Leeds scientist takes her research to Parliament
Julia Gala de Pablo, 26, PhD student at University of Leeds, hailing from Madrid, Spain, is attending Parliament to present her physics research to a range of politicians and a panel of expert judges.
This is all part of STEM for BRITAIN on Monday 12 March where Julia’s poster on research about Raman Spectroscopy on Colorectal Cancer cells and Photodynamic Therapy will be judged against dozens of other scientists’ research in the only national competition of its kind.
Julia was shortlisted from hundreds of applicants to appear in Parliament.
On presenting her research in Parliament, she said, “I applied to STEM for Britain hoping to get a chance to talk about my research to a wider public, and I am very excited to be given this opportunity.”
Stephen Metcalfe MP, Chairman of the Parliamentary and Scientific Committee, said:
“This annual competition is an important date in the parliamentary calendar because it gives MPs an opportunity to speak to a wide range of the country’s best young researchers.
“These early career engineers, mathematicians and scientists are the architects of our future and STEM for BRITAIN is politicians’ best opportunity to meet them and understand their work.”
Julia’s research has been entered into the physics session of the competition, which will end in a gold, silver and bronze prize-giving ceremony.
Judged by leading academics, the gold medalist receives £2,000, while silver and bronze receive £1,250 and £750 respectively.
The Parliamentary and Scientific Committee runs the event in collaboration with the Royal Academy of Engineering, the Royal Society of Chemistry, the Institute of Physics, the Royal Society of Biology, The Physiological Society and the Council for the Mathematical Sciences, with financial support from the Clay Mathematics Institute, UK Research and Innovation, Warwick Manufacturing Group, Society of Chemical Industry, the Nutrition Society, Institute of Biomedical Science and the Heilbronn Institute for Mathematical Research.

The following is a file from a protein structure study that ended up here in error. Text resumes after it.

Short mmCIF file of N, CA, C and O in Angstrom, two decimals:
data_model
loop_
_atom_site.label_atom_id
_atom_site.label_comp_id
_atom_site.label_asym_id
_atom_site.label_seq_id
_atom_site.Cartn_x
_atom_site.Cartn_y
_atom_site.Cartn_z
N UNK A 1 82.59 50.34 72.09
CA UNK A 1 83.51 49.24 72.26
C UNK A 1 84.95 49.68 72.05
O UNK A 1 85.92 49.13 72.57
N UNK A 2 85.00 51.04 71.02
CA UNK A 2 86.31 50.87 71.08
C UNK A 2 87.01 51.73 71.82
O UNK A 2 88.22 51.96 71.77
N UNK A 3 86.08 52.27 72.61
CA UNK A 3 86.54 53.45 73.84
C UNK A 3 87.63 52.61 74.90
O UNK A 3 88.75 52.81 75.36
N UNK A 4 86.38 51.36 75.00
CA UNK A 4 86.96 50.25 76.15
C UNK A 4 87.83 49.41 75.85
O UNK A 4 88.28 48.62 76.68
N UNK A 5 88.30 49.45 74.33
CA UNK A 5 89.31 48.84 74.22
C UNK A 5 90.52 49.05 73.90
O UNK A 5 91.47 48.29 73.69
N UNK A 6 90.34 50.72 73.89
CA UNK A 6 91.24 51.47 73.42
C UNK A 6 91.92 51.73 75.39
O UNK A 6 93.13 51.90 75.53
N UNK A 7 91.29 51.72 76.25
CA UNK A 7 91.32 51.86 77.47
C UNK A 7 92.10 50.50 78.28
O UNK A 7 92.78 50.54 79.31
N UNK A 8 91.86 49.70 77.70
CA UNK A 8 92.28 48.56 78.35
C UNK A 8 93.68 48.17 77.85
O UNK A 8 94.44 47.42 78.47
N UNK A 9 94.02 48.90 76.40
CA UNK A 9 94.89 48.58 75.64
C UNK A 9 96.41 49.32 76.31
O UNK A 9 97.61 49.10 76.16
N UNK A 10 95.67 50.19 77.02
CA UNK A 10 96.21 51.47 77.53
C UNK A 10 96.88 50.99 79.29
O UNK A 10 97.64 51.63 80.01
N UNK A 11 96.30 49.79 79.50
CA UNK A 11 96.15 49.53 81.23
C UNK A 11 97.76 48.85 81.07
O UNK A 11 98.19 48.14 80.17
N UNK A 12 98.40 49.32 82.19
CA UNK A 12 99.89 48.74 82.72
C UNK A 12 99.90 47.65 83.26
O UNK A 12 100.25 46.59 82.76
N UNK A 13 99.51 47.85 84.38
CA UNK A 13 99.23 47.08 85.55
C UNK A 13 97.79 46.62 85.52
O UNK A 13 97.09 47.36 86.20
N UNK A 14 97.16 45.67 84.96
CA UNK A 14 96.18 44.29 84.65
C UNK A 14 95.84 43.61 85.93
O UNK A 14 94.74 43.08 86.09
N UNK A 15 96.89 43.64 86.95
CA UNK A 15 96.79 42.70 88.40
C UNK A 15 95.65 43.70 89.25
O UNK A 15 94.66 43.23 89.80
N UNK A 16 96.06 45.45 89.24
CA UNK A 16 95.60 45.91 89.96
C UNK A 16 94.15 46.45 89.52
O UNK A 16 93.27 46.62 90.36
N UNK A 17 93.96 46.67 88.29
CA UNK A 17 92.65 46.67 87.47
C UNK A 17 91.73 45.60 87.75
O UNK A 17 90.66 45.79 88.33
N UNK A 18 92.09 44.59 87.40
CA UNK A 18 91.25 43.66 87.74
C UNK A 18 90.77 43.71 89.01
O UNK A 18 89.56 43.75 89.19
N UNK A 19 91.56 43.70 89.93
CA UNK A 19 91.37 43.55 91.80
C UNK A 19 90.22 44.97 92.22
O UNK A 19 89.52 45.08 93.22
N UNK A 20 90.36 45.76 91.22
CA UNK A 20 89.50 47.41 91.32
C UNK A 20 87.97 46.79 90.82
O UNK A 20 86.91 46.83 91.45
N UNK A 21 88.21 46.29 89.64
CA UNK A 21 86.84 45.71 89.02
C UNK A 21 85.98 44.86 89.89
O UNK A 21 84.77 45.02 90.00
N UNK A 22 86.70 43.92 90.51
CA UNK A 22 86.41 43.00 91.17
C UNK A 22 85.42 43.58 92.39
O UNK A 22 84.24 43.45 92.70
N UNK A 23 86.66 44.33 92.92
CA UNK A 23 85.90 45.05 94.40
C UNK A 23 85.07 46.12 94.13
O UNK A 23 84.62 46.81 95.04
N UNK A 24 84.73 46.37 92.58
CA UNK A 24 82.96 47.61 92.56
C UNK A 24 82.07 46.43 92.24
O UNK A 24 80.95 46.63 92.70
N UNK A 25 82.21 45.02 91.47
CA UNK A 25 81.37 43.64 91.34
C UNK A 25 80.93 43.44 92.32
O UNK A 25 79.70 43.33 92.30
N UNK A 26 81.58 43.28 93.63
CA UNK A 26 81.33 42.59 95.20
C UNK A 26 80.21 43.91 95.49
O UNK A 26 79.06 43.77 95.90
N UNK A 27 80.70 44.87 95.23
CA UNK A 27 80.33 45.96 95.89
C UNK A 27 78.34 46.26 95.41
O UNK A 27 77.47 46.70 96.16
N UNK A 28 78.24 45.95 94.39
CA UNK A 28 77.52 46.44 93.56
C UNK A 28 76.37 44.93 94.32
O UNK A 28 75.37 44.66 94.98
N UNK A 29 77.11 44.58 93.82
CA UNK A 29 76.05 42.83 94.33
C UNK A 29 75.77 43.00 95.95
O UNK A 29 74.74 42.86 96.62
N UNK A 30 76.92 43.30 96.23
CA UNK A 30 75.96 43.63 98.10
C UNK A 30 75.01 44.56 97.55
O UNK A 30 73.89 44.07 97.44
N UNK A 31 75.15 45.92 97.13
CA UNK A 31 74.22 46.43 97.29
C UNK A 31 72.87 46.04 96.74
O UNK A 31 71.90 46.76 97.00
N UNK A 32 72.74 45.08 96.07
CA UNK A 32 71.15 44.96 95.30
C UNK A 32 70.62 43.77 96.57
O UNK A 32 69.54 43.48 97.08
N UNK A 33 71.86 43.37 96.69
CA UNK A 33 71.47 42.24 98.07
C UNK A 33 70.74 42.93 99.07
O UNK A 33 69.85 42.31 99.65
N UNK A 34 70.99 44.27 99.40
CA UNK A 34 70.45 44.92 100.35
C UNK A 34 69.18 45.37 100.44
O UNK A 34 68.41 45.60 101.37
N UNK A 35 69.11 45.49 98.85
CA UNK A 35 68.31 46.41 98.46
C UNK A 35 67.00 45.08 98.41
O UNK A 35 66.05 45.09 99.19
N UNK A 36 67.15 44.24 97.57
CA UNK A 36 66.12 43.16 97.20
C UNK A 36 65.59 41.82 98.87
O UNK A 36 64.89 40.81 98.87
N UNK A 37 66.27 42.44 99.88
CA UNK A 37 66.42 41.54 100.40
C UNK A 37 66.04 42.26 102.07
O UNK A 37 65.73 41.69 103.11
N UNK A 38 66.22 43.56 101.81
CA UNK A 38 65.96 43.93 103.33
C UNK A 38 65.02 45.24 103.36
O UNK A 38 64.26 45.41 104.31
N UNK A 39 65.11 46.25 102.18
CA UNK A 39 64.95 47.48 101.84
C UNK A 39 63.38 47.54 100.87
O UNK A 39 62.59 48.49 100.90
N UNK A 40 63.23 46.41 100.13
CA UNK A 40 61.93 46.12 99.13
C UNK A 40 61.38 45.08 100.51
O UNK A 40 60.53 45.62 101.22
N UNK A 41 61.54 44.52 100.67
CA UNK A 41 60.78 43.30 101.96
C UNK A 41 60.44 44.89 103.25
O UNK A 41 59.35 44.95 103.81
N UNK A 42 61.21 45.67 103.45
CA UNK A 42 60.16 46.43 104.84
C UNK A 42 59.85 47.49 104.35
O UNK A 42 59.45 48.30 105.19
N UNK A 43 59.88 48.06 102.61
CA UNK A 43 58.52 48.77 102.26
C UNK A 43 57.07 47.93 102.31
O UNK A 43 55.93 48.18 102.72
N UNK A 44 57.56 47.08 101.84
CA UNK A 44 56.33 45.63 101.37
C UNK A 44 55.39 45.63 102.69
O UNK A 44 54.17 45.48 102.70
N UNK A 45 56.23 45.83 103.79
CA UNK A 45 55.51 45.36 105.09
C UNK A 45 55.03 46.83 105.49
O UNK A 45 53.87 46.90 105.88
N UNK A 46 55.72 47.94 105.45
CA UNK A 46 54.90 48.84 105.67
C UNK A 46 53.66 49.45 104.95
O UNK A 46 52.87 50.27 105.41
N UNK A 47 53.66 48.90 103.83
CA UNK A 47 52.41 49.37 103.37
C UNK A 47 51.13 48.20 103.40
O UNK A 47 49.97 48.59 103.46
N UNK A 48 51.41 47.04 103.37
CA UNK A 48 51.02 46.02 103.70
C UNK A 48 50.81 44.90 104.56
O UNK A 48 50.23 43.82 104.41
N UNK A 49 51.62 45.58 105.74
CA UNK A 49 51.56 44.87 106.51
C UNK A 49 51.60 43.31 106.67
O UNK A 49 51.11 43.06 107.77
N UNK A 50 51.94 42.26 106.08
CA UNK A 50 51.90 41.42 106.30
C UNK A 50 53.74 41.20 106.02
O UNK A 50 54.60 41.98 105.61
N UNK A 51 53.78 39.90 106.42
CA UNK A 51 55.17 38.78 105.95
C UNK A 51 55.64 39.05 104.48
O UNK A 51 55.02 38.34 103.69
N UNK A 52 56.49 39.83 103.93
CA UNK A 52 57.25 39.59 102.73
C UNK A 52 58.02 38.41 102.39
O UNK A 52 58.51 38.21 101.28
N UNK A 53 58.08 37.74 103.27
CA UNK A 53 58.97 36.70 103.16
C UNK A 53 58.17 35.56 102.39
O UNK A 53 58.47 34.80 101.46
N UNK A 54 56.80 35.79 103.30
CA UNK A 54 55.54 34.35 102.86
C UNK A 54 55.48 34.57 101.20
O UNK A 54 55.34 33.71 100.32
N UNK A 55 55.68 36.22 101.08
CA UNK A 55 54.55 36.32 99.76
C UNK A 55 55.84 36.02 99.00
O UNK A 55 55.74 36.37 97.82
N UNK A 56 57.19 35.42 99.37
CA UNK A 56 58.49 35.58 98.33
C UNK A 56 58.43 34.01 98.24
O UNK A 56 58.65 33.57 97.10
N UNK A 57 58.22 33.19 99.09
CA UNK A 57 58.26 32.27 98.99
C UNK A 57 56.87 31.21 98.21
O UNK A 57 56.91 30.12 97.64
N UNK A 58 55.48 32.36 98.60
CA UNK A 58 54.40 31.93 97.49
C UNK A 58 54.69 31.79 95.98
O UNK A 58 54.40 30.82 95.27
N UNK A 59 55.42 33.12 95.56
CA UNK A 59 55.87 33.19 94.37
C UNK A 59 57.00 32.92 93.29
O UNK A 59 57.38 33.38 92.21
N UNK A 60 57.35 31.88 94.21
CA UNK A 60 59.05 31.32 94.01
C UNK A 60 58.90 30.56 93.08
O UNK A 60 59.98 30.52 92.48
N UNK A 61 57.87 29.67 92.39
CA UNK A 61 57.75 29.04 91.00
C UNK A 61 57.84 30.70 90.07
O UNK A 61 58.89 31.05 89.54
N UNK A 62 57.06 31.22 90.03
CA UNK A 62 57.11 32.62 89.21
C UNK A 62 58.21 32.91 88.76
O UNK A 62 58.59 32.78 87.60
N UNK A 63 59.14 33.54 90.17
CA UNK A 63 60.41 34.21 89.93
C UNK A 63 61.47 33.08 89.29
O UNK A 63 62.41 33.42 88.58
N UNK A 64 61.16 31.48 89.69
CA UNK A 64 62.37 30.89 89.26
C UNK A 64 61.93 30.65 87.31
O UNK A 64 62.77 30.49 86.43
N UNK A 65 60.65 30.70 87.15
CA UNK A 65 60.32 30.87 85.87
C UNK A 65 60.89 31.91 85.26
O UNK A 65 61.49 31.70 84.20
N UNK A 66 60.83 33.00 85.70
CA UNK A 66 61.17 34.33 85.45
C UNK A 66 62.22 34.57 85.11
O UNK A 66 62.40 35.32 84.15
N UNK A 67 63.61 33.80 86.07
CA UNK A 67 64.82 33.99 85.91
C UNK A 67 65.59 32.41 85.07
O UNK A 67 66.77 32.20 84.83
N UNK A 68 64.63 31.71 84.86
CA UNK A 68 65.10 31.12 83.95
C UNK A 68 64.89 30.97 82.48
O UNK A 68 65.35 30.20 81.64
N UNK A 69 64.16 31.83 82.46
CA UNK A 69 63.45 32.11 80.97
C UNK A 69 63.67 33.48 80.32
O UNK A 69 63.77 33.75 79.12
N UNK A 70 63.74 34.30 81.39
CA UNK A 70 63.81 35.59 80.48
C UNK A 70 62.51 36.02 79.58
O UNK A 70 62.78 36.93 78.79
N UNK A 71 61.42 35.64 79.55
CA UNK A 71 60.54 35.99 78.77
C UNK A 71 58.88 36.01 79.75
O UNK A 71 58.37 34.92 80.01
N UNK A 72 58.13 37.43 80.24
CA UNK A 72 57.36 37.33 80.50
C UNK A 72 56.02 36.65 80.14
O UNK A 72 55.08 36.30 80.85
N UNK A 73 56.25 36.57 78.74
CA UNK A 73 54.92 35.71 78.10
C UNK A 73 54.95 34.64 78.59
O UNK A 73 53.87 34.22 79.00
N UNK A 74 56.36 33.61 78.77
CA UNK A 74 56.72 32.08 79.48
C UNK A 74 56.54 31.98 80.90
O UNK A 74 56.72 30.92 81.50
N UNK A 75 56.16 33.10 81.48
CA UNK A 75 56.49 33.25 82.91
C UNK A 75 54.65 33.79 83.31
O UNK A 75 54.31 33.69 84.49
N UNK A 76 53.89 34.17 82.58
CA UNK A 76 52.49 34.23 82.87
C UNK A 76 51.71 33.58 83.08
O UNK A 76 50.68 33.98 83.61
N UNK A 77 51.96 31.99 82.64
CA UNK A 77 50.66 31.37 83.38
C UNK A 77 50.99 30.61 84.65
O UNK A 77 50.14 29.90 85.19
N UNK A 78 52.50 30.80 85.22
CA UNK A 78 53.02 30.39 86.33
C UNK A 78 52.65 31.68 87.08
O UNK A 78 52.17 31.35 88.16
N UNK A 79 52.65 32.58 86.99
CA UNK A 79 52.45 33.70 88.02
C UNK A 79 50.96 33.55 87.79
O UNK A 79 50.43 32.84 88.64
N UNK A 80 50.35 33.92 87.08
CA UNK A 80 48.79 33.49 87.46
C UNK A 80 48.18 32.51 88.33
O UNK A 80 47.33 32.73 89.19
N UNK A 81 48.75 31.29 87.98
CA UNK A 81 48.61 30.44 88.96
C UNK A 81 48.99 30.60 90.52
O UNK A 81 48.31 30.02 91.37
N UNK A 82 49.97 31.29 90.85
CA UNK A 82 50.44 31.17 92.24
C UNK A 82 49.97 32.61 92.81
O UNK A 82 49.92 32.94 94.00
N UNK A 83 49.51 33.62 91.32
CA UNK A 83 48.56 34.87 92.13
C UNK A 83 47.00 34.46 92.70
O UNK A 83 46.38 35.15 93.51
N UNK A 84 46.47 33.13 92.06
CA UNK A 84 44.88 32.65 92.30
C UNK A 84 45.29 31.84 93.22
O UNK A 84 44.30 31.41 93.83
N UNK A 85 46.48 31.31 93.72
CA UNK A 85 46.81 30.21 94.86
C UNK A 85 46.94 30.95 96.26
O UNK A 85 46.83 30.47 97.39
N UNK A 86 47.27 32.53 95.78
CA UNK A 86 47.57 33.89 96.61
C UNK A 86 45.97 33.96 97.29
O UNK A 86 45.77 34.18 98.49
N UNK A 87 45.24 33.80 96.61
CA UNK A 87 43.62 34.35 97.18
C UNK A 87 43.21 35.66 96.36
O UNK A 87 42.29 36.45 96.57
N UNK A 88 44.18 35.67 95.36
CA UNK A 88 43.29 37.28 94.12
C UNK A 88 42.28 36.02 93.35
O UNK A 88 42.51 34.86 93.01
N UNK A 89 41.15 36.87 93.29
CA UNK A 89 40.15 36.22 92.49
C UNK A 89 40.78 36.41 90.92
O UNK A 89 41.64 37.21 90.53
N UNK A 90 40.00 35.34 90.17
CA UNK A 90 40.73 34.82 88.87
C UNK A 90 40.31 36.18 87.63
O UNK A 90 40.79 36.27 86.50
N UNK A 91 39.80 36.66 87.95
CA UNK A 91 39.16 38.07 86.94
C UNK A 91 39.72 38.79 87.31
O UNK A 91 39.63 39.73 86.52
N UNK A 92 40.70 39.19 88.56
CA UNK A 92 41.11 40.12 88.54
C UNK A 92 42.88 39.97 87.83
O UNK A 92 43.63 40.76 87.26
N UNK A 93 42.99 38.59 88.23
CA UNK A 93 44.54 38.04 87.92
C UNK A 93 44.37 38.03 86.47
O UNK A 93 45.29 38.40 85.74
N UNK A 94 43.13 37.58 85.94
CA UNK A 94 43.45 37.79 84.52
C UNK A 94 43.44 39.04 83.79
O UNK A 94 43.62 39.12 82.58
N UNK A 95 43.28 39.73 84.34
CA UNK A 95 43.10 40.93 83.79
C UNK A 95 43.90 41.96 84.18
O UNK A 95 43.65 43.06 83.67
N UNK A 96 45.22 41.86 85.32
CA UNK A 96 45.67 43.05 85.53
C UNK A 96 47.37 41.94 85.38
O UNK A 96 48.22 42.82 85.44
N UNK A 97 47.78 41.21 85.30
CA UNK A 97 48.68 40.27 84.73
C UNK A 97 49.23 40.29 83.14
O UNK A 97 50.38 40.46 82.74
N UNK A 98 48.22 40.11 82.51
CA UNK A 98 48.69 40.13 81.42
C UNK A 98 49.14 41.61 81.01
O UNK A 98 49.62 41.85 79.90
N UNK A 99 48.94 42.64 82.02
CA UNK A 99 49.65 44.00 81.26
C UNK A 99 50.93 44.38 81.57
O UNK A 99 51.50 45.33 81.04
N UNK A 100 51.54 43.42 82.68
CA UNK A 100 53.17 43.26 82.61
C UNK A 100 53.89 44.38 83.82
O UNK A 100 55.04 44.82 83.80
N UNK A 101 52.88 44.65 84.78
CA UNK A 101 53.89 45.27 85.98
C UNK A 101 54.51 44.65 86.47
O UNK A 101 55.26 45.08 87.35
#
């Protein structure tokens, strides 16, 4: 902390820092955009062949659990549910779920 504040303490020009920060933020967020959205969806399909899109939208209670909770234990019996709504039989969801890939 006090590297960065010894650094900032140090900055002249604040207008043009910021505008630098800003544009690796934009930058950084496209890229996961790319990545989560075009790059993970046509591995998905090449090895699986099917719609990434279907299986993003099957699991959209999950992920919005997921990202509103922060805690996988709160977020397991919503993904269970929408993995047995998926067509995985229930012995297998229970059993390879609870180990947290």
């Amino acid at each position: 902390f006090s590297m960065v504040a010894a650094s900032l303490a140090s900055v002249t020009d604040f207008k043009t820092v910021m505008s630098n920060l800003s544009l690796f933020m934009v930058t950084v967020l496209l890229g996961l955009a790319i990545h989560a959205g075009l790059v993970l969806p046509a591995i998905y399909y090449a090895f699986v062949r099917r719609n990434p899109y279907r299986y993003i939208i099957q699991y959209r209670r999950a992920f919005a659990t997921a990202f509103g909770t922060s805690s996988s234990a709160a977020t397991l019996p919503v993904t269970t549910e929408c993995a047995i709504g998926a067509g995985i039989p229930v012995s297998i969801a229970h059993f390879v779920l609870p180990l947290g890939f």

For more information on STEM for Britain
STEM for BRITAIN is a poster competition in the House of Commons - involving approximately 180 early stage or early career researchers - judged by professional and academic experts. All presenters are entered into either the engineering, the biological and biomedical sciences, the physical sciences (chemistry), the physical sciences (physics) session, or the mathematics session, depending on the researcher’s specialism.
Each session will result in the award of Bronze, Silver and Gold certificates. Bronze winners will receive a £750 prize; Silver, £1,250; and Gold, £2,000 and a medal. There will also be an overall winner from the four sessions who will receive the Westminster Wharton Medal.
STEM for BRITAIN (formerly SET for BRITAIN but now renamed to reflect the importance of its mathematical element) was established by Dr Eric Wharton in 1997. Following his untimely death in 2007, the Parliamentary and Scientific Committee, with support from the Royal Academy of Engineering, the Royal Society of Chemistry, the Institute of Physics, the Royal Society of Biology, The Physiological Society and the Council for the Mathematical Sciences, is working to further his legacy.
The event is made possible this year with financial support from the Clay Mathematics Institute, UK Research and Innovation, Warwick Manufacturing Group, Society of Chemical Industry, the Nutrition Society, Institute of Biomedical Science and the Heilbronn Institute for Mathematical Research.
The competition is open to early stage or early career researchers, which includes university research students, postgraduates, research assistants, postdocs, research fellows, newly-appointed lecturers, part-time and mature students, returners, those people embarking on a second career, and their equivalent in national, public sector and industrial laboratories, and appropriate final year undergraduate and MSc students, all of whom are engaged in scientific, engineering, technological or medical research.